“no Dowry, No Bride” Jewish Court Rules, Adding “cohen Comes First”
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“no Dowry, No Bride” Jewish Court Rules, Adding “cohen Comes First”

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“No dowry, no wedding,” said Larry, who kept his bride and two hundred wedding guests waiting until midnight. He did not appear and the marriage was off. The “wedding” had been arranged by a matchmaker and Larry understood that he would receive a dowry of $2,000 three days before the wedding. The bride’s father, however, maintained that he was unaware that such an agreement had been entered into.

The disagreement was brought up before the Jewish Court of Arbitration. A reconciliation was attempted, but failed because the bride’s father refused to provide the dowry demanded. The court then decided, basing its judgment on the Talmud, that Larry was justified in his refusal to go on with the wedding. The Talmud says: “Each man must give part of his property to his marriageable daughter.”


This is but one of the thirty-nine cases in “Cohen Comes First,” a story of the controversies brought before the Jewish Court of Arbitration, compiled by Dr. Samuel Buchler, who founded the court thirteen years ago. Since the establishment of this tribunal, some 5,000 cases have been settled by its judges. Before each session three judges are appointed—a rabbi, a business man and a jurist. Dr. Buchler justifies the establishment of the court on the ground that “most of the cases coming before it are of such a nature that a civil court could hardly comprehend the meaning of the arguments, and the motives of the litigants”.

The institution is primarily concerned with the type of controversy peculiar to the Jew. The situations in these cases arise from conflicts within the Jewish community and although they are within the legal jurisdiction of the civil courts, these cases are intrinsically alien to them. It has been, according to Dr. Buchler, the supreme duty of the Jews in every age, (and especially after the beginning of the period of the Crusades), to keep Jewish affairs from the secular law courts.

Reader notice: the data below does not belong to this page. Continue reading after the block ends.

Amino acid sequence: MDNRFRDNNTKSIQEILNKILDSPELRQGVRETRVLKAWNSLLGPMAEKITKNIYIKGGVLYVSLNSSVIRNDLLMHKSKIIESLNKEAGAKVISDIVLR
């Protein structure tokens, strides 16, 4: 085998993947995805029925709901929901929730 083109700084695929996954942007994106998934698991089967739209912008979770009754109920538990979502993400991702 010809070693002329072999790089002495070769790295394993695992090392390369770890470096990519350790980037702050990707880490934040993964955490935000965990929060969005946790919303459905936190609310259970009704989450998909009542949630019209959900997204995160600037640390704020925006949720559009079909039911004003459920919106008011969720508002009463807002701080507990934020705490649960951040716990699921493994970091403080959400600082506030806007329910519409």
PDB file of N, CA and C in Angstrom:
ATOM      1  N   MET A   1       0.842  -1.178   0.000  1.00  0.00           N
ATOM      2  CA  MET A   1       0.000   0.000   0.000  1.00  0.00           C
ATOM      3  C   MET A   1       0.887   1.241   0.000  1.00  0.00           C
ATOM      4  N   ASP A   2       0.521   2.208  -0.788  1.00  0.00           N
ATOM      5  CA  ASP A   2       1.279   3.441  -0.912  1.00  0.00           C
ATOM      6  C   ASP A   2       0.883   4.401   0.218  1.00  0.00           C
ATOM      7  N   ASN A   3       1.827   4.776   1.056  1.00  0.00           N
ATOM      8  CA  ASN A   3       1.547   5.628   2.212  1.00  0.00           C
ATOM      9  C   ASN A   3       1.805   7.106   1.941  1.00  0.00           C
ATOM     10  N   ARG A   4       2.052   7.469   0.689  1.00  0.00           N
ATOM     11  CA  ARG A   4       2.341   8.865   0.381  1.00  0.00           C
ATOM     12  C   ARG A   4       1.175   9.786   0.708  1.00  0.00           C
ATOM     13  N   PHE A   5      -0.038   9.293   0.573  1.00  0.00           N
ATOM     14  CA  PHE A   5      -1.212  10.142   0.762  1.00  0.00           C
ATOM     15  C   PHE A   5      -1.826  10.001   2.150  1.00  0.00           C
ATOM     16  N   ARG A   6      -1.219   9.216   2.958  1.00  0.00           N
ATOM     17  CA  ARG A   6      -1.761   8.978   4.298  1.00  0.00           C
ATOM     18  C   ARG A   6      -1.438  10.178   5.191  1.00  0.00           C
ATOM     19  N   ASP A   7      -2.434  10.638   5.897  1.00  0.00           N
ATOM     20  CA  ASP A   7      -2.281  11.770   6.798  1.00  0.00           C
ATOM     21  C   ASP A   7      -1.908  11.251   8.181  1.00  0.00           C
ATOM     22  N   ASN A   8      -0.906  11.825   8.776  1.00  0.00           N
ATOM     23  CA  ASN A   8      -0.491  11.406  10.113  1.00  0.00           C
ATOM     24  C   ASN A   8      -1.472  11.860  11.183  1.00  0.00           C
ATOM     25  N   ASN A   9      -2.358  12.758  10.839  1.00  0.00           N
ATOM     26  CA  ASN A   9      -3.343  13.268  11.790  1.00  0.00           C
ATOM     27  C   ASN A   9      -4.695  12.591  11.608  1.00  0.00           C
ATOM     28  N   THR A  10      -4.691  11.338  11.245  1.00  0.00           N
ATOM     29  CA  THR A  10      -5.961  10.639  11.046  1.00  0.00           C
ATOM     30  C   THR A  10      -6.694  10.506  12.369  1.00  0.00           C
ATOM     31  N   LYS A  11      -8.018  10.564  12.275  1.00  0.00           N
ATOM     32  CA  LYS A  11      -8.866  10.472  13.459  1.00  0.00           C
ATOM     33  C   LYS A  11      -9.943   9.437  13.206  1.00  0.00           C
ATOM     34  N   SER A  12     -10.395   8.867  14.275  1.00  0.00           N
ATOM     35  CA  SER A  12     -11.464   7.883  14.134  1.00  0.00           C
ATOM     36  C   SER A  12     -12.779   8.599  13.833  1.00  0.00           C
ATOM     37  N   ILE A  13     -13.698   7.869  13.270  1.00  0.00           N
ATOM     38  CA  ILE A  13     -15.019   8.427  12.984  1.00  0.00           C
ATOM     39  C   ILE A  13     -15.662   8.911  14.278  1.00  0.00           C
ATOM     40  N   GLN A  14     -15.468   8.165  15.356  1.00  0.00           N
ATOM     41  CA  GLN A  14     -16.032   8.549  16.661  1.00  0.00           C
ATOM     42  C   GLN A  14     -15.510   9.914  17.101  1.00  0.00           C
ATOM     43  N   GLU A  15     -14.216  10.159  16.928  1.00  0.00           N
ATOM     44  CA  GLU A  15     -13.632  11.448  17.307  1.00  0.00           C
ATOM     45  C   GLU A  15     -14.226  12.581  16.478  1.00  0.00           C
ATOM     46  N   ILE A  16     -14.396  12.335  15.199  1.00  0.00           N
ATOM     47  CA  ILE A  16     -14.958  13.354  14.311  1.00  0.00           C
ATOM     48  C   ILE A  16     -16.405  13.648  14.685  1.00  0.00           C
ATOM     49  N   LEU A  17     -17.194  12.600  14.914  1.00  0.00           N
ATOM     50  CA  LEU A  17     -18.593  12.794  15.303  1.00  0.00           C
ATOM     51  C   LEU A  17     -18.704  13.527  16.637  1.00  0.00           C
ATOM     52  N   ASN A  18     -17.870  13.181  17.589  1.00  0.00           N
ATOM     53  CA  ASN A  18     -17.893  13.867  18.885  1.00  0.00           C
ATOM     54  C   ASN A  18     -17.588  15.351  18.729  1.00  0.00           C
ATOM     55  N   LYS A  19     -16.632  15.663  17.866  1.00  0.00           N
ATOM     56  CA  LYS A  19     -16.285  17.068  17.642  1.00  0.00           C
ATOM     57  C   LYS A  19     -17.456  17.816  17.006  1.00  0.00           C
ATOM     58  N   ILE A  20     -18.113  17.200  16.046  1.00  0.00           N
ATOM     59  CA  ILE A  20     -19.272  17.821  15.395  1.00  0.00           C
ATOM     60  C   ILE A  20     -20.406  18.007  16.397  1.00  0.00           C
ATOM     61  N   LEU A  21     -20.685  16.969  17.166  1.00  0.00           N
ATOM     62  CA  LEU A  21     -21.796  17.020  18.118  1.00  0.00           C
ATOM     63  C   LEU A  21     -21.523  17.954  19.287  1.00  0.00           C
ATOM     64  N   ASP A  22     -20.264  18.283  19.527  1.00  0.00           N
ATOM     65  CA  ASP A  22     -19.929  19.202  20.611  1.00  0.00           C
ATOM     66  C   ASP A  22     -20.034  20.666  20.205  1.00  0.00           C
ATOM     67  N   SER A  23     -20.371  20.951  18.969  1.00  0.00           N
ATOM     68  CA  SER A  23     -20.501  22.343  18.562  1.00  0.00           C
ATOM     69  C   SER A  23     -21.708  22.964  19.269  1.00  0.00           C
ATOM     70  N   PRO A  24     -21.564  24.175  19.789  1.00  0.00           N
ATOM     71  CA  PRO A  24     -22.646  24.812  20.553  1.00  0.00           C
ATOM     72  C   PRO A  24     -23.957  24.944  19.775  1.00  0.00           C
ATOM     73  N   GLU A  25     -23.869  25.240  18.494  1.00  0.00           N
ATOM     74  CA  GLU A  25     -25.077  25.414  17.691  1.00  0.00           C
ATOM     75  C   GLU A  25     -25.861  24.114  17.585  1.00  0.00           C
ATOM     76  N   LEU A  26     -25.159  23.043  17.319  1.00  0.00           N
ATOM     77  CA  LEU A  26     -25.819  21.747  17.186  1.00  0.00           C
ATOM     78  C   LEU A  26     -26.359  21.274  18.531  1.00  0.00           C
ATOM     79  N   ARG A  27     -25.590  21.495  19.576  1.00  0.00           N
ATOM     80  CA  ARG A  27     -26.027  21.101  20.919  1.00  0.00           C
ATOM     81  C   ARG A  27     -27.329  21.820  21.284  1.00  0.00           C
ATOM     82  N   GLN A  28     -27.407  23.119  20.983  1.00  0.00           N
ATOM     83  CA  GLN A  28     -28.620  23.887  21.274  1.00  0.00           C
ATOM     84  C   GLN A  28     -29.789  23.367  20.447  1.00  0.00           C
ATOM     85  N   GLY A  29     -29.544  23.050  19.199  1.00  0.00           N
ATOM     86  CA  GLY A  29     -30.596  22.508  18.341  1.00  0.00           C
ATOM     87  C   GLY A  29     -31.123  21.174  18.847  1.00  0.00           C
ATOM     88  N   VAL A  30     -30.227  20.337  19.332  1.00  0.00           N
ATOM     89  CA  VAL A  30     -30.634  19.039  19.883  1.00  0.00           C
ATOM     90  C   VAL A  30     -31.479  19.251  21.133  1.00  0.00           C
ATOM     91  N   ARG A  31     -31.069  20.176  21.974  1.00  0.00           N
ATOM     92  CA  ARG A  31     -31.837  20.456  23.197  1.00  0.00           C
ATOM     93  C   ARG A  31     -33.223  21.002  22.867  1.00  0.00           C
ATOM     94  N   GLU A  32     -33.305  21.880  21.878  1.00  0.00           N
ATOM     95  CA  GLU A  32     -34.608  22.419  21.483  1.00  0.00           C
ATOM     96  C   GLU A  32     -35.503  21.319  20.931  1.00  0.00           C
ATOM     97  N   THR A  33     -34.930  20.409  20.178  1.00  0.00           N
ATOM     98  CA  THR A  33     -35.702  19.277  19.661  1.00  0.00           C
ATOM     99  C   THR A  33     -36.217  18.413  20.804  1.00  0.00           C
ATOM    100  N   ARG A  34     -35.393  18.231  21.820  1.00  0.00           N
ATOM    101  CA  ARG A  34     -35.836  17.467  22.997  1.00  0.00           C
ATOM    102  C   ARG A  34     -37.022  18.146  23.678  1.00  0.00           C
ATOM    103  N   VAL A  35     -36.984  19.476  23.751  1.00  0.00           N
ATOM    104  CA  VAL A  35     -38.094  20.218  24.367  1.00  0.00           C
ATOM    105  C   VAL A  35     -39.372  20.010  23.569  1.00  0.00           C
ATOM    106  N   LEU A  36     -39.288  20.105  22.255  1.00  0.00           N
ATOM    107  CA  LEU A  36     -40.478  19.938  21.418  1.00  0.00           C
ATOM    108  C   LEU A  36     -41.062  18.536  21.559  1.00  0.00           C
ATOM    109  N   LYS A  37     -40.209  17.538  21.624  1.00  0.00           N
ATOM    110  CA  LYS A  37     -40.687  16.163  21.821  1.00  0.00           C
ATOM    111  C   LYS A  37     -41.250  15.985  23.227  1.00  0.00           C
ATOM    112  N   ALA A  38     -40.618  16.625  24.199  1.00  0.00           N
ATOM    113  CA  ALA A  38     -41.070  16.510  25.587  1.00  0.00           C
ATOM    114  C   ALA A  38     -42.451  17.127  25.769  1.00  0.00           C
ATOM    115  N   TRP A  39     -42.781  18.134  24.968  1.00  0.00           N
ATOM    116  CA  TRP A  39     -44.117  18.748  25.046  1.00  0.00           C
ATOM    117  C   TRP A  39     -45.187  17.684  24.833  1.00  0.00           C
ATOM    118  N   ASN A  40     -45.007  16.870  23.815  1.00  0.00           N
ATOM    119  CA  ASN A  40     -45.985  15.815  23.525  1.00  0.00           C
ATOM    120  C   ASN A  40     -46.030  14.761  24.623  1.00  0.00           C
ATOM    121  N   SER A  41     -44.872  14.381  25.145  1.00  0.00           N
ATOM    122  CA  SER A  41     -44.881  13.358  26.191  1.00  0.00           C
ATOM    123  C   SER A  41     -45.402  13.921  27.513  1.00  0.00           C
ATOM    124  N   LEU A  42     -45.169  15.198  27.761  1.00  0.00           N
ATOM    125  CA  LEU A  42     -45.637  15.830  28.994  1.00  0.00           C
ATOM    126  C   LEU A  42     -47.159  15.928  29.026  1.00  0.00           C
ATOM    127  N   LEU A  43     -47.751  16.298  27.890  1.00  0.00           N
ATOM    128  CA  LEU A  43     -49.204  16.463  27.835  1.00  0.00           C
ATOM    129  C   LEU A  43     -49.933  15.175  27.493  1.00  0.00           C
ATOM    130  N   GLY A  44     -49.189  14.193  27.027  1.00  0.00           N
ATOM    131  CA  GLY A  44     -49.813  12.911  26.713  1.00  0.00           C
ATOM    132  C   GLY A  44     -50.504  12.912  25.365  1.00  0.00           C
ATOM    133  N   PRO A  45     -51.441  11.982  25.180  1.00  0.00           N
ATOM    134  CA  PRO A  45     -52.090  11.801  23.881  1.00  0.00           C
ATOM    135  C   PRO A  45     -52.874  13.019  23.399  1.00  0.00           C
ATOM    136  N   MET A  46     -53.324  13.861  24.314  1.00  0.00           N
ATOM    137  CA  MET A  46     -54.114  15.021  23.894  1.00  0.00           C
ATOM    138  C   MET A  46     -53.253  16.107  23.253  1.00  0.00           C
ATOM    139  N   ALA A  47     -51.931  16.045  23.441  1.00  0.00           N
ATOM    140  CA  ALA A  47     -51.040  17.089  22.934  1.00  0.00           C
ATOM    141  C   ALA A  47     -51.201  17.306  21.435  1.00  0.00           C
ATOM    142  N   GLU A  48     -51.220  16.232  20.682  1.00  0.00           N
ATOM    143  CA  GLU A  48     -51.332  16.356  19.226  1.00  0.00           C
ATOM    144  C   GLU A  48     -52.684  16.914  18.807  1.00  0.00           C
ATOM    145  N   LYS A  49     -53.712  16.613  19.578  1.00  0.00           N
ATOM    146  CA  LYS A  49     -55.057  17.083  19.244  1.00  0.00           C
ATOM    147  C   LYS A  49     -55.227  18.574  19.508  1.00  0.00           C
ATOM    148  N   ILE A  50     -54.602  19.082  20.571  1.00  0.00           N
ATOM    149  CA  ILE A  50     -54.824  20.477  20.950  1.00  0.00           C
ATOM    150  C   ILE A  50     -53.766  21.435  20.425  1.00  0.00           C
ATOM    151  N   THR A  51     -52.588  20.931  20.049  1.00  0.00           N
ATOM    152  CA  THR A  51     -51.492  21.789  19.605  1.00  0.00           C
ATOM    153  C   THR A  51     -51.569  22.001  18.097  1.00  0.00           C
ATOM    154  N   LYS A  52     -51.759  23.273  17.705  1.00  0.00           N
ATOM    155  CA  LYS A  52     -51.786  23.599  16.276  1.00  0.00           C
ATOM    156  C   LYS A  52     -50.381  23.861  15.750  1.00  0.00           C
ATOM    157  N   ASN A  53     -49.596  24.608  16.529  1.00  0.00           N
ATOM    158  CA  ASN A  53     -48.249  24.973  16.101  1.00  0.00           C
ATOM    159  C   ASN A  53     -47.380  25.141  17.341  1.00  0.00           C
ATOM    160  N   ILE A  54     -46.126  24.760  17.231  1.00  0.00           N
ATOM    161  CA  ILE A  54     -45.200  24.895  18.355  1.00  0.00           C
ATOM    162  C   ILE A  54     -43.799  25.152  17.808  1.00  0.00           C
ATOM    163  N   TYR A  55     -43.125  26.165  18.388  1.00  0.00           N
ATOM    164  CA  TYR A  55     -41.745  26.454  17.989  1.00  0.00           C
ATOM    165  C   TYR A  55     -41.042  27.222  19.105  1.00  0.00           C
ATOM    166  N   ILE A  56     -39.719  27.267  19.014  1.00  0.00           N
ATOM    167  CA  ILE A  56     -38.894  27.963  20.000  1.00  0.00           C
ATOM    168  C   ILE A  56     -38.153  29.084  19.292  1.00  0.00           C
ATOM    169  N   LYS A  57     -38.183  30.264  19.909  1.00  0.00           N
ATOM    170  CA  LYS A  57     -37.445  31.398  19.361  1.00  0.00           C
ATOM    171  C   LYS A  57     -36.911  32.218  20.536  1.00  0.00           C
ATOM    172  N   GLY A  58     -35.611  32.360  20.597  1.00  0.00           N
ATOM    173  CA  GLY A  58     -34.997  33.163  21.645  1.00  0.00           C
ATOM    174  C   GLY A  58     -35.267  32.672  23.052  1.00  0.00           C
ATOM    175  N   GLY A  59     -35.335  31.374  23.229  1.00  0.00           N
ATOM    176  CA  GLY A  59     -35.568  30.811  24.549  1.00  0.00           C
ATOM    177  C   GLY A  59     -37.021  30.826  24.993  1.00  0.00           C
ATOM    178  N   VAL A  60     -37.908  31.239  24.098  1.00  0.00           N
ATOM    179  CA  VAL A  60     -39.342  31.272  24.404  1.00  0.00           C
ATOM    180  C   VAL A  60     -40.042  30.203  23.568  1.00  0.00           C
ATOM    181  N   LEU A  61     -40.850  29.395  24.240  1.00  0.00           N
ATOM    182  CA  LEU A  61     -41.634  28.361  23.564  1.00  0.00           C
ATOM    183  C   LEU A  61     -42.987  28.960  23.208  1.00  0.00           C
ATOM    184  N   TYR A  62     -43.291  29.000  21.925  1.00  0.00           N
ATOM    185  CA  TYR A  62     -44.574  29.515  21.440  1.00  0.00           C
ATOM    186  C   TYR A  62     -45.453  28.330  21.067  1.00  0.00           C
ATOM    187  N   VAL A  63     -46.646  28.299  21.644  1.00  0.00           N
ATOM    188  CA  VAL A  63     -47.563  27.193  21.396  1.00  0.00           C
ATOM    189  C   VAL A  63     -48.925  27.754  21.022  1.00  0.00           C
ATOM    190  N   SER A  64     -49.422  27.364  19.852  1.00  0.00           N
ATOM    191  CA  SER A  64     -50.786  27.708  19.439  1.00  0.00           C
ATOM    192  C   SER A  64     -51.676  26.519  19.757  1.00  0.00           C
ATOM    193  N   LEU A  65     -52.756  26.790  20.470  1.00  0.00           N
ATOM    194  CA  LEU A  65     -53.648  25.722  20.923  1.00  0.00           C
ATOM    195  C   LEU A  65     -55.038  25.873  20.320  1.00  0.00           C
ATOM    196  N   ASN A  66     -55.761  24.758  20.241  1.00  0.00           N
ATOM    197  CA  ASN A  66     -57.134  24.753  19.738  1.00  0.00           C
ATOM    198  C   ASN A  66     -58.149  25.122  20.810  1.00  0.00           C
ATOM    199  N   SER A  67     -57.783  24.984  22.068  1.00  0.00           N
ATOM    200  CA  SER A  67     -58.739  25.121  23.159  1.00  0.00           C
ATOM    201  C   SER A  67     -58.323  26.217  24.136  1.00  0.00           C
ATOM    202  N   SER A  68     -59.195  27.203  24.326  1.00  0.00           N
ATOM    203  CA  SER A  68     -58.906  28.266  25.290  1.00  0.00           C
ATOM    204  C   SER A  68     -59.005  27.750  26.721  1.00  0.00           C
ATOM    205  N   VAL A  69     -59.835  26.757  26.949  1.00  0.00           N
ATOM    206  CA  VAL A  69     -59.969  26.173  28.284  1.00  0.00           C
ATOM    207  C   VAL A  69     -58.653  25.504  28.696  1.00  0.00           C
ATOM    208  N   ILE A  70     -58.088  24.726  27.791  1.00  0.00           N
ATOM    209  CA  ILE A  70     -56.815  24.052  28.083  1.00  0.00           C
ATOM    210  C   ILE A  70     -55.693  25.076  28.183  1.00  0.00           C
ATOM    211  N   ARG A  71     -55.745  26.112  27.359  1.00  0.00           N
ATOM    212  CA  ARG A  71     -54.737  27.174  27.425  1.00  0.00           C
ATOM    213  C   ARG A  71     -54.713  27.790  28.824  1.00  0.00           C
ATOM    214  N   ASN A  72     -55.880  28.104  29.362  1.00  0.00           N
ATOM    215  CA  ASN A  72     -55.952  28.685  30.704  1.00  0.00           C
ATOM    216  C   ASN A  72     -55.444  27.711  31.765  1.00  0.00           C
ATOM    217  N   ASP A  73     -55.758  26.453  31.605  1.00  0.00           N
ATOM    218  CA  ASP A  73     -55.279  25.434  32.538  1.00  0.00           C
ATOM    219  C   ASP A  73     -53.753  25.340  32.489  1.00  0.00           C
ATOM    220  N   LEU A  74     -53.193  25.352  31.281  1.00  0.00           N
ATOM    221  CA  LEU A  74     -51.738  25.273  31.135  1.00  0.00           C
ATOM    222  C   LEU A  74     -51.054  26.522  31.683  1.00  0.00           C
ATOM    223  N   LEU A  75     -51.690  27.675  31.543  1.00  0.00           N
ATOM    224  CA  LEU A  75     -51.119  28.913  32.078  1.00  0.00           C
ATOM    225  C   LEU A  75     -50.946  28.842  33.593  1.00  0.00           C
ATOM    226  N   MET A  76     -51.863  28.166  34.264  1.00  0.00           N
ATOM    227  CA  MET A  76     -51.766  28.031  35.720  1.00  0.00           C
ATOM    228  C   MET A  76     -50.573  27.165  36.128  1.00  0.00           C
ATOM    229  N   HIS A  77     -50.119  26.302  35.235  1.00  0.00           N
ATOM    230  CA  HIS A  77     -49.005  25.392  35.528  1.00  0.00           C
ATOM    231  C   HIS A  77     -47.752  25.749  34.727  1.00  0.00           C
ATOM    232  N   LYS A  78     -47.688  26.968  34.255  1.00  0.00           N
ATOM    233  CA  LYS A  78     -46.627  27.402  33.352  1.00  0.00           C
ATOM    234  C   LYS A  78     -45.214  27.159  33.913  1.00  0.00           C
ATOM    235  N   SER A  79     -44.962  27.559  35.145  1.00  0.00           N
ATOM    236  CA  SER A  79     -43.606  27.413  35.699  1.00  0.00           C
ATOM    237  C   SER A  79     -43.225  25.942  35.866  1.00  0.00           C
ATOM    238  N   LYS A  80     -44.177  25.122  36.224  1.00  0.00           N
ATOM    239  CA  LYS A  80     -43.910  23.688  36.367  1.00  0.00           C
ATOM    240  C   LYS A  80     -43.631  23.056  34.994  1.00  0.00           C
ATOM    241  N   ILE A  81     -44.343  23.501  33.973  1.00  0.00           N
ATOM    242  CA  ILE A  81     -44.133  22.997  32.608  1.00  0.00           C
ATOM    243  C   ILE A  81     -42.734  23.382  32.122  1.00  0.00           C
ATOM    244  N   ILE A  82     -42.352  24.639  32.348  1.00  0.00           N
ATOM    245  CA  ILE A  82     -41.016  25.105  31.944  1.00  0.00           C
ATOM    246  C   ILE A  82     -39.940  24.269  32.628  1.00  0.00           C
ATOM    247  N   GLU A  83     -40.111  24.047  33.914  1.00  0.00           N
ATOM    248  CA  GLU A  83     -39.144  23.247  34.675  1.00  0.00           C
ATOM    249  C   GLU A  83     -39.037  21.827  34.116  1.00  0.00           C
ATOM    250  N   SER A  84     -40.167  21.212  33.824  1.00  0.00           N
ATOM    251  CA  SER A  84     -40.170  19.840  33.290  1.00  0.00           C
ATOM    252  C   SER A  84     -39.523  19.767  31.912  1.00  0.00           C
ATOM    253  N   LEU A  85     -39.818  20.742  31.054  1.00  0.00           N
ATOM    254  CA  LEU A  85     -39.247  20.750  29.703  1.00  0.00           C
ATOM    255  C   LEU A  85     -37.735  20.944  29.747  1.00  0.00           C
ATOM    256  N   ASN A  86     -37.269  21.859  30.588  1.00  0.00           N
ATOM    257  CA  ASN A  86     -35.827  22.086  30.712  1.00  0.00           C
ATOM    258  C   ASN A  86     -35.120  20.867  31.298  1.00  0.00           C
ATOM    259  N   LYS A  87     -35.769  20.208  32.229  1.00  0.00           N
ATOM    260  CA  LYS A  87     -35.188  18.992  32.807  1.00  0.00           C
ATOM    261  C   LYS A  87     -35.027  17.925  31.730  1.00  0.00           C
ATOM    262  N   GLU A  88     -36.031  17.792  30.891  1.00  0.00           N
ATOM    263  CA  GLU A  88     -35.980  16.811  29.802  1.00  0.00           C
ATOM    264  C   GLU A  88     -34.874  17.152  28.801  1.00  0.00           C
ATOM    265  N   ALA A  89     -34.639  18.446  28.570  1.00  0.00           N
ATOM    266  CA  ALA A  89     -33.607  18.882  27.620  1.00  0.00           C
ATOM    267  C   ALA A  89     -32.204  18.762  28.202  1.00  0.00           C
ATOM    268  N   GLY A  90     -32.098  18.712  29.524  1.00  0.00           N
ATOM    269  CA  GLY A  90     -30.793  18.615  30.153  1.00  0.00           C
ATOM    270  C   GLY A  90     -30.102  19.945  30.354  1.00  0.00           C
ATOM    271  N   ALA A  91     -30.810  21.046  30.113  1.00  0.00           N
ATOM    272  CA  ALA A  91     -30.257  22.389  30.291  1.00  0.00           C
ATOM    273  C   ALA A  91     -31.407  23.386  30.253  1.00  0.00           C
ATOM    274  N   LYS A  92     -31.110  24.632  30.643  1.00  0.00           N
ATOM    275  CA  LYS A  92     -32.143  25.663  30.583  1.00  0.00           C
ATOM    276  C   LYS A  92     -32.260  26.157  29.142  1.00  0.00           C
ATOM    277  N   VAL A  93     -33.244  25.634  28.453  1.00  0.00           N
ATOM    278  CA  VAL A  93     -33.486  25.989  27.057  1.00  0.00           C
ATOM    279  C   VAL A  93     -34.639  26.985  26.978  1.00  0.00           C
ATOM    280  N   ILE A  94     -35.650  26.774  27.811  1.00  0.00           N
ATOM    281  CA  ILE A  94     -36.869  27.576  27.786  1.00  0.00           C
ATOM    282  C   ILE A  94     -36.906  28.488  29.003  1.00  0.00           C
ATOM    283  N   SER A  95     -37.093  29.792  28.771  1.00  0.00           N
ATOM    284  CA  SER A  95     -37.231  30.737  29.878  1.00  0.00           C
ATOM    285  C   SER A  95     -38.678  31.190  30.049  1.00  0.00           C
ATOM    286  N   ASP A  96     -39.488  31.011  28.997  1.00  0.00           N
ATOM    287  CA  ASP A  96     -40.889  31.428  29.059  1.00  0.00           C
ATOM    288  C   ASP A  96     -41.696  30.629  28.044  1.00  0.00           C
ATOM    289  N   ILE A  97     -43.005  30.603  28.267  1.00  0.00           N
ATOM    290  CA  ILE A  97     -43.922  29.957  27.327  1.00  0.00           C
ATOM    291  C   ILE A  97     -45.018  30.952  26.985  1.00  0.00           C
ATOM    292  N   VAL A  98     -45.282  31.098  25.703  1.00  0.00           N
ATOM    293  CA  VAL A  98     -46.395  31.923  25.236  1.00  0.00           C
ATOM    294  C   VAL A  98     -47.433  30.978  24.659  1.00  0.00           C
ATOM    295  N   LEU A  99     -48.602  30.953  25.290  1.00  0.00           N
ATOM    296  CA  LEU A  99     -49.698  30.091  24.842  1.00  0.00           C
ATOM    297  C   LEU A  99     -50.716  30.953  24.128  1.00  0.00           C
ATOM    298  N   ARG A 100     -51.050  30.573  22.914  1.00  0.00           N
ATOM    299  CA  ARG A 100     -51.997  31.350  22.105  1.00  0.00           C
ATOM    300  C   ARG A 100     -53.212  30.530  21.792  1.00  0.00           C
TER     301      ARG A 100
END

The volume takes its name from the story of Mendel Cohen, who complained to the court that his rights as a “Cohen”—the oldest order of aristocracy in the world—were not being recognized by the congregation Shearith Israel. The court ruled that the nobility of the “Cohen” was still in effect among Jews of the Orthodox faith, and that the presence of a “Cohen” in a synagogue must be recognized by the congregational leaders.

Another case with a widow who charged that the Yaslowitzer Benevolent Association, having some years before buried the leg of her late husband after it had been amputated, now refused to bury the husband himself, contending that no member was entitled to two free funerals.

Family quarrels, religious disagreements, divorce, marriage bureaux, congregational disputes, the punishment of gossips, are but some few of the cases brought before the court. The opinions handed down by it are based on authoritative comment, laws and Scriptural and Talmudic legends, parables and the conclusions of great rabbis as well as practical judgment.

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